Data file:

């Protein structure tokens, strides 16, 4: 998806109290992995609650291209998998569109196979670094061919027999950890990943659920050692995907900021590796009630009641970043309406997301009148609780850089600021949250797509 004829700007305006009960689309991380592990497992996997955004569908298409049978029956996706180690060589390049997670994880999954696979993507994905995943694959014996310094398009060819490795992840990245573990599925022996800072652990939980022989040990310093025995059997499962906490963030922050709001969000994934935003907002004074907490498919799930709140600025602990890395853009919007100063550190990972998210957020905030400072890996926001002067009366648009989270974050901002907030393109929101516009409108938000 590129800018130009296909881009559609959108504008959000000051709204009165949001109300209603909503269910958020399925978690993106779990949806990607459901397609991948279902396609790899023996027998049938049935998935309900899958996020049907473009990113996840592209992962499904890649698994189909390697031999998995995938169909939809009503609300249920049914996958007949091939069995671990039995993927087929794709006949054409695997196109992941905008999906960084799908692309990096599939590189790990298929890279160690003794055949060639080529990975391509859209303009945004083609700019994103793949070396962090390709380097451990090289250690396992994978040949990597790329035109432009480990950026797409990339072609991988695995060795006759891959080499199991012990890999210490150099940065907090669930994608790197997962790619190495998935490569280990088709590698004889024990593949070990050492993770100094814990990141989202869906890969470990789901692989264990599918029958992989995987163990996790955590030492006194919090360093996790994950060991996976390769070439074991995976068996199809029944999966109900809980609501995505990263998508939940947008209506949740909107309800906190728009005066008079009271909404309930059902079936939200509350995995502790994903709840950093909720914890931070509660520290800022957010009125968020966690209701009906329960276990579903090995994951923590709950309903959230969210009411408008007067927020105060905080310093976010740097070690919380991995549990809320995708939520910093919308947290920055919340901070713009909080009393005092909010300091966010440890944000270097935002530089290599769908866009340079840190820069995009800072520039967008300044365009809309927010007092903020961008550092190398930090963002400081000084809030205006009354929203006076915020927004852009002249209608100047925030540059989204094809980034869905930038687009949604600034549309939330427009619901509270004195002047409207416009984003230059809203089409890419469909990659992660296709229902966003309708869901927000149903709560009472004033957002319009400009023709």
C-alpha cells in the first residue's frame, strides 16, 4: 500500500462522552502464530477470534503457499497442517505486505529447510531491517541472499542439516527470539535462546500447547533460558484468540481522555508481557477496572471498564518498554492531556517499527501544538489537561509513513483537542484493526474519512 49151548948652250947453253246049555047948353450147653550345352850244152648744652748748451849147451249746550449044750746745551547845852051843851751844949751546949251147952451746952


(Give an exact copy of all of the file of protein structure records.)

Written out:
């Protein structure tokens, strides 16, 4: 998806109290992995609650291209998998569109196979670094061919027999950890990943659920050692995907900021590796009630009641970043309406997301009148609780850089600021949250797509 004829700007305006009960689309991380592990497992996997955004569908298409049978029956996706180690060589390049997670994880999954696979993507994905995943694959014996310094398009060819490795992840990245573990599925022996800072652990939980022989040990310093025995059997499962906490963030922050709001969000994934935003907002004074907490498919799930709140600025602990890395853009919007100063550190990972998210957020905030400072890996926001002067009366648009989270974050901002907030393109929101516009409108938000 590129800018130009296909881009559609959108504008959000000051709204009165949001109300209603909503269910958020399925978690993106779990949806990607459901397609991948279902396609790899023996027998049938049935998935309900899958996020049907473009990113996840592209992962499904890649698994189909390697031999998995995938169909939809009503609300249920049914996958007949091939069995671990039995993927087929794709006949054409695997196109992941905008999906960084799908692309990096599939590189790990298929890279160690003794055949060639080529990975391509859209303009945004083609700019994103793949070396962090390709380097451990090289250690396992994978040949990597790329035109432009480990950026797409990339072609991988695995060795006759891959080499199991012990890999210490150099940065907090669930994608790197997962790619190495998935490569280990088709590698004889024990593949070990050492993770100094814990990141989202869906890969470990789901692989264990599918029958992989995987163990996790955590030492006194919090360093996790994950060991996976390769070439074991995976068996199809029944999966109900809980609501995505990263998508939940947008209506949740909107309800906190728009005066008079009271909404309930059902079936939200509350995995502790994903709840950093909720914890931070509660520290800022957010009125968020966690209701009906329960276990579903090995994951923590709950309903959230969210009411408008007067927020105060905080310093976010740097070690919380991995549990809320995708939520910093919308947290920055919340901070713009909080009393005092909010300091966010440890944000270097935002530089290599769908866009340079840190820069995009800072520039967008300044365009809309927010007092903020961008550092190398930090963002400081000084809030205006009354929203006076915020927004852009002249209608100047925030540059989204094809980034869905930038687009949604600034549309939330427009619901509270004195002047409207416009984003230059809203089409890419469909990659992660296709229902966003309708869901927000149903709560009472004033957002319009400009023709």
C-alpha cells in the first residue's frame, strides 16, 4: 500500500462522552502464530477470534503457499497442517505486505529447510531491517541472499542439516527470539535462546500447547533460558484468540481522555508481557477496572471498564518498554492531556517499527501544538489537561509513513483537542484493526474519512 49151548948652250947453253246049555047948353450147653550345352850244152648744652748748451849147451249746550449044750746745551547845852051843851751844949751546949251147952451746952